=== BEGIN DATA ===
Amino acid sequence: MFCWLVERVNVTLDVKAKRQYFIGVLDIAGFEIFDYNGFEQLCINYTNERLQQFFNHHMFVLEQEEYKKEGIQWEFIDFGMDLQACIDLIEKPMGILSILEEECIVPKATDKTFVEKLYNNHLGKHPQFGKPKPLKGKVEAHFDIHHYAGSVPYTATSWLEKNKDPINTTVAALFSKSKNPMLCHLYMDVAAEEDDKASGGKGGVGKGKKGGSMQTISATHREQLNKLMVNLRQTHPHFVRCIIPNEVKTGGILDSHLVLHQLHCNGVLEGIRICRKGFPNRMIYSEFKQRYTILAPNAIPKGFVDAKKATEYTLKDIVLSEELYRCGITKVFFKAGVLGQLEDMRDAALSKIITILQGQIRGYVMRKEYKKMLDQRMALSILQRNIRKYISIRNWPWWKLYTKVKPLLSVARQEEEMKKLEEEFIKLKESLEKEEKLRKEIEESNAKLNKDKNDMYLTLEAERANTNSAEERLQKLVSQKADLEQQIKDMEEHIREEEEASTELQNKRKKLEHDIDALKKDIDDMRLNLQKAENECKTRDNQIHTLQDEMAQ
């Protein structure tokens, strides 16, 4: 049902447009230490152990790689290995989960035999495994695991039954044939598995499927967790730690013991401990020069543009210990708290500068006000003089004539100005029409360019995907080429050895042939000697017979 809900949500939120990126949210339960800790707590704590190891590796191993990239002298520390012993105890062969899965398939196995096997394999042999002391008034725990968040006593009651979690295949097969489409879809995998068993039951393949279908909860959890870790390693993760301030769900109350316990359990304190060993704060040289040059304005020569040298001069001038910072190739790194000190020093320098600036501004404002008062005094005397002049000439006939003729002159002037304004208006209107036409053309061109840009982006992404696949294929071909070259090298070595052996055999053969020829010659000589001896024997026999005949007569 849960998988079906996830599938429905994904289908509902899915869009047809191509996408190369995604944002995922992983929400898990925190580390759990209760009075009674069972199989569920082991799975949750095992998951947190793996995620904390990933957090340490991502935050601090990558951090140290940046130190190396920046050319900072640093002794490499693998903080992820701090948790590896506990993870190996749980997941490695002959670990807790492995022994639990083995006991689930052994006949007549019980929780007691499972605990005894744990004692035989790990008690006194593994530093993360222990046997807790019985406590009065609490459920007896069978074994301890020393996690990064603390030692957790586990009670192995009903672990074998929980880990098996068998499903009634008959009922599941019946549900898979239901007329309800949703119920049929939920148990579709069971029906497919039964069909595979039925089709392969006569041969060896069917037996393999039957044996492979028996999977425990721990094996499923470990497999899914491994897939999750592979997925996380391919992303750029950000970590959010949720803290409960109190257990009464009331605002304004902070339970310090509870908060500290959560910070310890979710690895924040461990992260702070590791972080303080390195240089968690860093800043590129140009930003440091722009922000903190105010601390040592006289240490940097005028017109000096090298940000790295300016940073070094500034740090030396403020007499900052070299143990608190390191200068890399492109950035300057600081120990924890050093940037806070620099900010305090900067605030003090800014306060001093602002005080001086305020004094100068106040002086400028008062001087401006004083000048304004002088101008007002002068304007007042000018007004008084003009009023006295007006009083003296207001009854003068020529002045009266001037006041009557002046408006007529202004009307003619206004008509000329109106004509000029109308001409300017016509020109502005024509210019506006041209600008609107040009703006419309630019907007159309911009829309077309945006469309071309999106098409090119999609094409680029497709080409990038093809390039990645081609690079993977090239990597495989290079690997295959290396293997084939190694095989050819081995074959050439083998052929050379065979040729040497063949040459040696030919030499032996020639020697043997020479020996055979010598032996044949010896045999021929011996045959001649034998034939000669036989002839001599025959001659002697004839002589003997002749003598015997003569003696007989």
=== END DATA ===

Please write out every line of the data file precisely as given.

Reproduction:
Amino acid sequence: MFCWLVERVNVTLDVKAKRQYFIGVLDIAGFEIFDYNGFEQLCINYTNERLQQFFNHHMFVLEQEEYKKEGIQWEFIDFGMDLQACIDLIEKPMGILSILEEECIVPKATDKTFVEKLYNNHLGKHPQFGKPKPLKGKVEAHFDIHHYAGSVPYTATSWLEKNKDPINTTVAALFSKSKNPMLCHLYMDVAAEEDDKASGGKGGVGKGKKGGSMQTISATHREQLNKLMVNLRQTHPHFVRCIIPNEVKTGGILDSHLVLHQLHCNGVLEGIRICRKGFPNRMIYSEFKQRYTILAPNAIPKGFVDAKKATEYTLKDIVLSEELYRCGITKVFFKAGVLGQLEDMRDAALSKIITILQGQIRGYVMRKEYKKMLDQRMALSILQRNIRKYISIRNWPWWKLYTKVKPLLSVARQEEEMKKLEEEFIKLKESLEKEEKLRKEIEESNAKLNKDKNDMYLTLEAERANTNSAEERLQKLVSQKADLEQQIKDMEEHIREEEEASTELQNKRKKLEHDIDALKKDIDDMRLNLQKAENECKTRDNQIHTLQDEMAQ
């Protein structure tokens, strides 16, 4: 049902447009230490152990790689290995989960035999495994695991039954044939598995499927967790730690013991401990020069543009210990708290500068006000003089004539100005029409360019995907080429050895042939000697017979 809900949500939120990126949210339960800790707590704590190891590796191993990239002298520390012993105890062969899965398939196995096997394999042999002391008034725990968040006593009651979690295949097969489409879809995998068993039951393949279908909860959890870790390693993760301030769900109350316990359990304190060993704060040289040059304005020569040298001069001038910072190739790194000190020093320098600036501004404002008062005094005397002049000439006939003729002159002037304004208006209107036409053309061109840009982006992404696949294929071909070259090298070595052996055999053969020829010659000589001896024997026999005949007569 849960998988079906996830599938429905994904289908509902899915869009047809191509996408190369995604944002995922992983929400898990925190580390759990209760009075009674069972199989569920082991799975949750095992998951947190793996995620904390990933957090340490991502935050601090990558951090140290940046130190190396920046050319900072640093002794490499693998903080992820701090948790590896506990993870190996749980997941490695002959670990807790492995022994639990083995006991689930052994006949007549019980929780007691499972605990005894744990004692035989790990008690006194593994530093993360222990046997807790019985406590009065609490459920007896069978074994301890020393996690990064603390030692957790586990009670192995009903672990074998929980880990098996068998499903009634008959009922599941019946549900898979239901007329309800949703119920049929939920148990579709069971029906497919039964069909595979039925089709392969006569041969060896069917037996393999039957044996492979028996999977425990721990094996499923470990497999899914491994897939999750592979997925996380391919992303750029950000970590959010949720803290409960109190257990009464009331605002304004902070339970310090509870908060500290959560910070310890979710690895924040461990992260702070590791972080303080390195240089968690860093800043590129140009930003440091722009922000903190105010601390040592006289240490940097005028017109000096090298940000790295300016940073070094500034740090030396403020007499900052070299143990608190390191200068890399492109950035300057600081120990924890050093940037806070620099900010305090900067605030003090800014306060001093602002005080001086305020004094100068106040002086400028008062001087401006004083000048304004002088101008007002002068304007007042000018007004008084003009009023006295007006009083003296207001009854003068020529002045009266001037006041009557002046408006007529202004009307003619206004008509000329109106004509000029109308001409300017016509020109502005024509210019506006041209600008609107040009703006419309630019907007159309911009829309077309945006469309071309999106098409090119999609094409680029497709080409990038093809390039990645081609690079993977090239990597495989290079690997295959290396293997084939190694095989050819081995074959050439083998052929050379065979040729040497063949040459040696030919030499032996020639020697043997020479020996055979010598032996044949010896045999021929011996045959001649034998034939000669036989002839001599025959001659002697004839002589003997002749003598015997003569003696007989």